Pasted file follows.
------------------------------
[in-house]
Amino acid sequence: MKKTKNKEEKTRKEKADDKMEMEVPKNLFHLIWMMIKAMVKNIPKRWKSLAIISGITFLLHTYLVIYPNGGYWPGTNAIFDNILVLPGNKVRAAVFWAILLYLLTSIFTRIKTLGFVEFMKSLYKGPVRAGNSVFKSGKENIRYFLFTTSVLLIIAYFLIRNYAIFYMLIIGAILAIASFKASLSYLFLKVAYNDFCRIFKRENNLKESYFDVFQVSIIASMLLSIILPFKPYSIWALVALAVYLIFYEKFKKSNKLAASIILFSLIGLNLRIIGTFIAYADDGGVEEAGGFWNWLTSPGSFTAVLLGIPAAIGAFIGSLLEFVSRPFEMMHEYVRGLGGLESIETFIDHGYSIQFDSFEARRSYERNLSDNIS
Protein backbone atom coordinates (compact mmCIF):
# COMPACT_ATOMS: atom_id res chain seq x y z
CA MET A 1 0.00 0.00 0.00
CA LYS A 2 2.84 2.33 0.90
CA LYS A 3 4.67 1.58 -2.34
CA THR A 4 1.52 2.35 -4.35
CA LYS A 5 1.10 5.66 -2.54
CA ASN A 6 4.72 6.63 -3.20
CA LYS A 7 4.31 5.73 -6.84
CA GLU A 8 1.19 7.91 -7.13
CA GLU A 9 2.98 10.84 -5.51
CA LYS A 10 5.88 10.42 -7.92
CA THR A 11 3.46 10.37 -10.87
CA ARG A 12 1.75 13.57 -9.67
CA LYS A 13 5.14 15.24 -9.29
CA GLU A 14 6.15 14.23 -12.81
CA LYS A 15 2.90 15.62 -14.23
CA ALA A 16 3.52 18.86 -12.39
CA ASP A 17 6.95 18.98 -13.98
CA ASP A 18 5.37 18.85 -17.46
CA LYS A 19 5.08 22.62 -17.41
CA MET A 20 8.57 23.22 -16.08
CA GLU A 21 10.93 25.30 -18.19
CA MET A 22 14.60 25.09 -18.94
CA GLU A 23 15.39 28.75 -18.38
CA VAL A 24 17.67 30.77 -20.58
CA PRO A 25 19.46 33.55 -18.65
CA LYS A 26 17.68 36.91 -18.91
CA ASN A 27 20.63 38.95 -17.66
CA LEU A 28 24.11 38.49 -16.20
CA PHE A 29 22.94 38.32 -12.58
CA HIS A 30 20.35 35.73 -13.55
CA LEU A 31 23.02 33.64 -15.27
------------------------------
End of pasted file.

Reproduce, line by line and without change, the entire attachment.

[in-house]
Amino acid sequence: MKKTKNKEEKTRKEKADDKMEMEVPKNLFHLIWMMIKAMVKNIPKRWKSLAIISGITFLLHTYLVIYPNGGYWPGTNAIFDNILVLPGNKVRAAVFWAILLYLLTSIFTRIKTLGFVEFMKSLYKGPVRAGNSVFKSGKENIRYFLFTTSVLLIIAYFLIRNYAIFYMLIIGAILAIASFKASLSYLFLKVAYNDFCRIFKRENNLKESYFDVFQVSIIASMLLSIILPFKPYSIWALVALAVYLIFYEKFKKSNKLAASIILFSLIGLNLRIIGTFIAYADDGGVEEAGGFWNWLTSPGSFTAVLLGIPAAIGAFIGSLLEFVSRPFEMMHEYVRGLGGLESIETFIDHGYSIQFDSFEARRSYERNLSDNIS
Protein backbone atom coordinates (compact mmCIF):
# COMPACT_ATOMS: atom_id res chain seq x y z
CA MET A 1 0.00 0.00 0.00
CA LYS A 2 2.84 2.33 0.90
CA LYS A 3 4.67 1.58 -2.34
CA THR A 4 1.52 2.35 -4.35
CA LYS A 5 1.10 5.66 -2.54
CA ASN A 6 4.72 6.63 -3.20
CA LYS A 7 4.31 5.73 -6.84
CA GLU A 8 1.19 7.91 -7.13
CA GLU A 9 2.98 10.84 -5.51
CA LYS A 10 5.88 10.42 -7.92
CA THR A 11 3.46 10.37 -10.87
CA ARG A 12 1.75 13.57 -9.67
CA LYS A 13 5.14 15.24 -9.29
CA GLU A 14 6.15 14.23 -12.81
CA LYS A 15 2.90 15.62 -14.23
CA ALA A 16 3.52 18.86 -12.39
CA ASP A 17 6.95 18.98 -13.98
CA ASP A 18 5.37 18.85 -17.46
CA LYS A 19 5.08 22.62 -17.41
CA MET A 20 8.57 23.22 -16.08
CA GLU A 21 10.93 25.30 -18.19
CA MET A 22 14.60 25.09 -18.94
CA GLU A 23 15.39 28.75 -18.38
CA VAL A 24 17.67 30.77 -20.58
CA PRO A 25 19.46 33.55 -18.65
CA LYS A 26 17.68 36.91 -18.91
CA ASN A 27 20.63 38.95 -17.66
CA LEU A 28 24.11 38.49 -16.20
CA PHE A 29 22.94 38.32 -12.58
CA HIS A 30 20.35 35.73 -13.55
CA LEU A 31 23.02 33.64 -15.27